I woke up feeling slightly disoriented. I had a feeling like I had forgotten something or that I needed to be rushing to do something. Neither of those things were true but no matter how many times I said to myself “You’re ok” I kept feeling as if I wasn’t so I cried. But I was still getting dressed for work. I cried in the shower, I cried brushing my teeth, I cried getting dressed. I took small breaks but this was the remainder of the day that day and it wasn’t the first time I had felt this way. The crying was how I coped. The pressure of nervous energy I felt in my chest and hands, I had taught myself to release in deep sobs. I was ok with that.
Unfortunately, this carried on much longer than I had experienced in the past this time. That one day turned into a week of deep sobbing. A week of barely eating. A week of not answering my phone because “How are you?” and “What’s wrong?” from people who knew exactly when to ask was too difficult. I had called out of work for a day because I couldn’t collect myself long enough to be in public. My dog was quiet and attentive. My parents and sister was concerned. My best friend offered to drive a few hours to sit with me. Although there were so many people who obviously cared about me, I was still very embarrassed to be falling apart without what I would consider “good” reason. Feeling that way was unfair to myself and I would later realize disobedient to God.
As a member of the Christian faith, I can’t recall hearing much about seeking professional help with mental and emotional disorders in church settings. Depression was supposed to be prayed away, anxiety was sinful because the bible says don’t worry, and many other conditions were overlooked. Thankfully I have a mother who offers to pray for me but urged me to talk to a doctor in the very next breath. She reminded me that I don’t have to feel that way by myself, that there are people trained to help with this kind of thing and I should see someone as soon as possible. The craziest thing is, I knew this. I don’t always want to take medicine but I am fully aware that Doctors and mental health professionals are the answer to the prayers we’ve been praying for comfort during times like the one I was having. But part of me was still just very embarrassed to talk to someone. What would I say? I didn’t even know why I was sad or what brought on the anxious feelings. Then there was the part of me that desires complete control over my daily routine. What kind of person am I that I’ve let sadness interrupt that? What couldn’t I just get it together and handle my business? I needed help but I didn’t want help because I always believed a person like me shouldn’t need anything from anyone and that was my problem.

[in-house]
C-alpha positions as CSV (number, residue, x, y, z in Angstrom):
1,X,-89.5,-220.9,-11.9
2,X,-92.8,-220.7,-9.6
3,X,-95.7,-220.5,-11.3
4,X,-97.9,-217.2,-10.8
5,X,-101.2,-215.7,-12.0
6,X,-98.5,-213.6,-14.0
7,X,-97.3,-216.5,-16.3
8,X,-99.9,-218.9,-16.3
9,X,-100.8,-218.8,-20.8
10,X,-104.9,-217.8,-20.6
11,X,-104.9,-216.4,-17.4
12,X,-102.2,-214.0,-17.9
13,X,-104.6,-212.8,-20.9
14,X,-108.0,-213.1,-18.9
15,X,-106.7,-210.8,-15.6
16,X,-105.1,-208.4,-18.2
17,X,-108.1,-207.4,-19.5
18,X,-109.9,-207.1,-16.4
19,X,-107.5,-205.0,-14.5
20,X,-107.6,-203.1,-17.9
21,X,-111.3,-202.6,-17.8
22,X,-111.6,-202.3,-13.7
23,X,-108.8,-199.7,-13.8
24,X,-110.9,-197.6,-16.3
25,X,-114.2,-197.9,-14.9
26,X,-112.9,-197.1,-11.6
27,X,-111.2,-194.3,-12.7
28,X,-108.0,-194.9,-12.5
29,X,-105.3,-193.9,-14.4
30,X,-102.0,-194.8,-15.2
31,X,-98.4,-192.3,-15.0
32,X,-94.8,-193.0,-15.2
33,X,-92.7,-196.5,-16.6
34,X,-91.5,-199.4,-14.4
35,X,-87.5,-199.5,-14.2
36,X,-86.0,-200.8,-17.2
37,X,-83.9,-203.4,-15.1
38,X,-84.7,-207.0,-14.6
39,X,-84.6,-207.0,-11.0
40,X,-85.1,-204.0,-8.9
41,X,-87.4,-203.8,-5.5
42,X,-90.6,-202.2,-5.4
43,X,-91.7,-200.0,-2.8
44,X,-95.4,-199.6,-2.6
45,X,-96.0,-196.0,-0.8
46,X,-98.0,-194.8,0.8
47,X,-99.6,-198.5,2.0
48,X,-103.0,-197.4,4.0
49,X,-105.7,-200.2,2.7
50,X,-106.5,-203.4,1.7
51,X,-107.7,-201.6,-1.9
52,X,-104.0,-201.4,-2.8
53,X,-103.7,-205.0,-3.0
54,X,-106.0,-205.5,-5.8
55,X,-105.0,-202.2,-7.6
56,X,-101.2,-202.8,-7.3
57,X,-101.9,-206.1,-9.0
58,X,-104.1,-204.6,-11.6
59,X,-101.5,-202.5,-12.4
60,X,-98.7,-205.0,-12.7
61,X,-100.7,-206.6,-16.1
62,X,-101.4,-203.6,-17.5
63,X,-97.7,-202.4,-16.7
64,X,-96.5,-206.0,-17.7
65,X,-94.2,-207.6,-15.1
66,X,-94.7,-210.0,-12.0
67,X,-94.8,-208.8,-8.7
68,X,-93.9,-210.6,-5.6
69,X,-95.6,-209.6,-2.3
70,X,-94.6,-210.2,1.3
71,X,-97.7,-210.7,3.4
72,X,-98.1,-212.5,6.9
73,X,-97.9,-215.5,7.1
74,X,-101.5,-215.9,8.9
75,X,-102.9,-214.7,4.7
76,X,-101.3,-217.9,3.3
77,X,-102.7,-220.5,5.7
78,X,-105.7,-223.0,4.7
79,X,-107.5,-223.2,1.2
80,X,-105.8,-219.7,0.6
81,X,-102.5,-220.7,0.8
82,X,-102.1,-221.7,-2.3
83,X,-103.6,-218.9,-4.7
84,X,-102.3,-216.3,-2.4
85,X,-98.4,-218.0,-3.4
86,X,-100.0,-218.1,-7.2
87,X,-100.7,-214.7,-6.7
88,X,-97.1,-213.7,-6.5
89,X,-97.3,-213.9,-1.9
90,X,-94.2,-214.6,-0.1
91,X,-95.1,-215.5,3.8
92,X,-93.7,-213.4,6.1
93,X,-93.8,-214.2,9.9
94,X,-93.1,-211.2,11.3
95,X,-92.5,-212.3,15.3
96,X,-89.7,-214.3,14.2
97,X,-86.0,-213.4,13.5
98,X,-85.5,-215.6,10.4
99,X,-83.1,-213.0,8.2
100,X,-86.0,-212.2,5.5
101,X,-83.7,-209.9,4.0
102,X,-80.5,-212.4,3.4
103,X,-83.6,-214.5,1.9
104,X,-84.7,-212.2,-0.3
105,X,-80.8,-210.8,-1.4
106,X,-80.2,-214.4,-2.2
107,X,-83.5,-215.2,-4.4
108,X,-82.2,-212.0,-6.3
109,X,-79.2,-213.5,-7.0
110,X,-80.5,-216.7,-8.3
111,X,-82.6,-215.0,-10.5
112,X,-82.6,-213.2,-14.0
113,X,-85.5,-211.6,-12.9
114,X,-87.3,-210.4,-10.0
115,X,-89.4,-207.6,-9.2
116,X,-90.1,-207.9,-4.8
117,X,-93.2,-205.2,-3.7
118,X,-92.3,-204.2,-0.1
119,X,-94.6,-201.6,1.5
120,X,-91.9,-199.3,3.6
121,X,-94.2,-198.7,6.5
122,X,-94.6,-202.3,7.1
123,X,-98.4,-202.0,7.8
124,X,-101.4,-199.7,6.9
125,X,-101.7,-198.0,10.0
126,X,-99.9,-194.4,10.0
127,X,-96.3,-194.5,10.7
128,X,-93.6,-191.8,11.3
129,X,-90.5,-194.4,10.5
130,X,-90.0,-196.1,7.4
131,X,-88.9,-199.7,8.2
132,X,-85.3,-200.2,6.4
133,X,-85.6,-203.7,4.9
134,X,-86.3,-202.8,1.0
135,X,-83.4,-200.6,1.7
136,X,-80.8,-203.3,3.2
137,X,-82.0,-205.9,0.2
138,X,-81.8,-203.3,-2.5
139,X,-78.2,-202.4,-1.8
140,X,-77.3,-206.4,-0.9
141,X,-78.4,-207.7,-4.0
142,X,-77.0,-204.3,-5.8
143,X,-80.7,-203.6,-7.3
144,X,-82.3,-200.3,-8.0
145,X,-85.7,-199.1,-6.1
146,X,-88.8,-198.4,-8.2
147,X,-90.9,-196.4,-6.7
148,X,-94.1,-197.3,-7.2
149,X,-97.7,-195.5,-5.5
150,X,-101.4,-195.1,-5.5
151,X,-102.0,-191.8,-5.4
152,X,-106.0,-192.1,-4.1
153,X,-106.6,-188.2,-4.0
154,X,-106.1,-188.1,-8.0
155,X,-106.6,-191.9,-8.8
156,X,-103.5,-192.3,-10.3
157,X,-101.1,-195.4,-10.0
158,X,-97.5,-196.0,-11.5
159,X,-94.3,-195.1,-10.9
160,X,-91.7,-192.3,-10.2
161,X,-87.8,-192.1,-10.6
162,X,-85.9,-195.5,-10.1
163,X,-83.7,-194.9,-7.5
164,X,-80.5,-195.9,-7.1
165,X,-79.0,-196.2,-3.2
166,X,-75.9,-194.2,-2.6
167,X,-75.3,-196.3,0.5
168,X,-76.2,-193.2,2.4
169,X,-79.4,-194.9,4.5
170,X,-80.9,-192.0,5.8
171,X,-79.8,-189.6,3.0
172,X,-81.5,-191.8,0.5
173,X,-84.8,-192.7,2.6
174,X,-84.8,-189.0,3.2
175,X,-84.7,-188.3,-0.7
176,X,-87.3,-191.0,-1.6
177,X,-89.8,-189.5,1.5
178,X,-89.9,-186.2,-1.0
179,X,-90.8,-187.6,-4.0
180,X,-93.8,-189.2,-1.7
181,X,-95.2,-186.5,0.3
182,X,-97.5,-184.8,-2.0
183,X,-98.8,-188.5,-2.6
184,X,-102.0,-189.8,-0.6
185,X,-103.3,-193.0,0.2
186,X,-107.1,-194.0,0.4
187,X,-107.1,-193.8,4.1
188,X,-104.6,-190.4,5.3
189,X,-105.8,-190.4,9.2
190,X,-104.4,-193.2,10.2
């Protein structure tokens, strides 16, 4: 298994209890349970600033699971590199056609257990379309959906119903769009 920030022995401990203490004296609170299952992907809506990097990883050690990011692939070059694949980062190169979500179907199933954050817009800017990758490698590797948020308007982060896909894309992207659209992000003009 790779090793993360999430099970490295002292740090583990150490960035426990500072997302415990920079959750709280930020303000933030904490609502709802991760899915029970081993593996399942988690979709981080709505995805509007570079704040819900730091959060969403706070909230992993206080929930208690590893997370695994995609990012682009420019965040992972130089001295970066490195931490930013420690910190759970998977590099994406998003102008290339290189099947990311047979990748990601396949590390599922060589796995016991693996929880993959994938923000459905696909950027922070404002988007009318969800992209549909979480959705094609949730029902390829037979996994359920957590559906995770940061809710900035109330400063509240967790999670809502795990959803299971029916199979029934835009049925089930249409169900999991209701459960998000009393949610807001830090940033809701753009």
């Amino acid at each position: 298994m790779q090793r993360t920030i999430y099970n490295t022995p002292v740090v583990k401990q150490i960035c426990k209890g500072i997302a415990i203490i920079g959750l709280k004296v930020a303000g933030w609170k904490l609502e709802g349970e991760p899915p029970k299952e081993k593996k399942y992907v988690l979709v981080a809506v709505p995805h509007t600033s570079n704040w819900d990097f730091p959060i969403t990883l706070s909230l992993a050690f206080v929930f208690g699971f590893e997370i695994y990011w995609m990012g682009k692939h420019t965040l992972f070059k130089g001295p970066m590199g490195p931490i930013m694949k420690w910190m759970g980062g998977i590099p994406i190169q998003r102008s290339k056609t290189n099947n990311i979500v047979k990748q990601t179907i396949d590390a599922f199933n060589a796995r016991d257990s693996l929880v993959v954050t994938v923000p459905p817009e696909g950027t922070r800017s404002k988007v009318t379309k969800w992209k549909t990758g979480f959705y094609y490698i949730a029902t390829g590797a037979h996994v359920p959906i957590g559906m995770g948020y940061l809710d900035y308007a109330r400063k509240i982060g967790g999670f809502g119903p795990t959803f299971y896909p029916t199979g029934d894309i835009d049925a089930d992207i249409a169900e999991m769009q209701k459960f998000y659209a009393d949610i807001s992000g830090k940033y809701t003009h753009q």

“Ask and it shall be given unto you; seek and you will find; knock and it will be open unto you.”
The bible very clearly says to ask, seek and knock. All actions that require some participation. I asked, with prayer but I hadn’t actually sought out any of the solutions to my problems. I asked God what to do but when God sent me people to tell me to seek help, I didn’t and felt ashamed of doing so and it’s mainly because, although I knew I needed help, I didn’t want to need help. There’s nothing about our faith that encourages us to be lone islands or that I should shoulder the weight of everything in my life alone. So by refusing to seek the help that is available I was being disobedient.
Soon after I had this revelation, I scheduled an appointment with a new doctor in my area. She’s a wonderful Caribbean woman who, though she isn’t a mental health professional, still asked questions about my mental health during my general wellness check, listened to my concerns, hugged me and recommended me to some counselors in the area. Know I’m in the knocking phase. I’m researching her recommendations and making contact to get the help I need and that I have grown to actually WANT.
I’m sharing this to encourage us to talk more about seeking help for mental and emotional issues as part of having a healthy faith. I’m sharing this to encourage anyone who may be feeling embarrassed about needing this kind of help. It’s ok and you deserve whatever will help to improve your overall help. Lastly, I’m sharing this as proof to myself that I recognize I don’t have to keep this to myself and deal with this alone. I know that sharing this may bring judgement but I can’t worry about it. I want help for myself and for anyone else reading this who may need it also.
As fall approaches, some of us may begin to notice we are emotionally affected by the change in temperature and fewer hours of sunlight. Or maybe you haven’t really paid close attention to it but when you start to think about it, you are a bit less perky and sometimes more irritable than you may have been during the warmer months. I am not a medical professional and cannot diagnose anyone but if your change in mood is interrupting your daily routine, you may want to consult a medical professional to see if you identify with some of the symptoms of Seasonal Affective Disorder or any other conditions that may make it difficult to function in your daily life.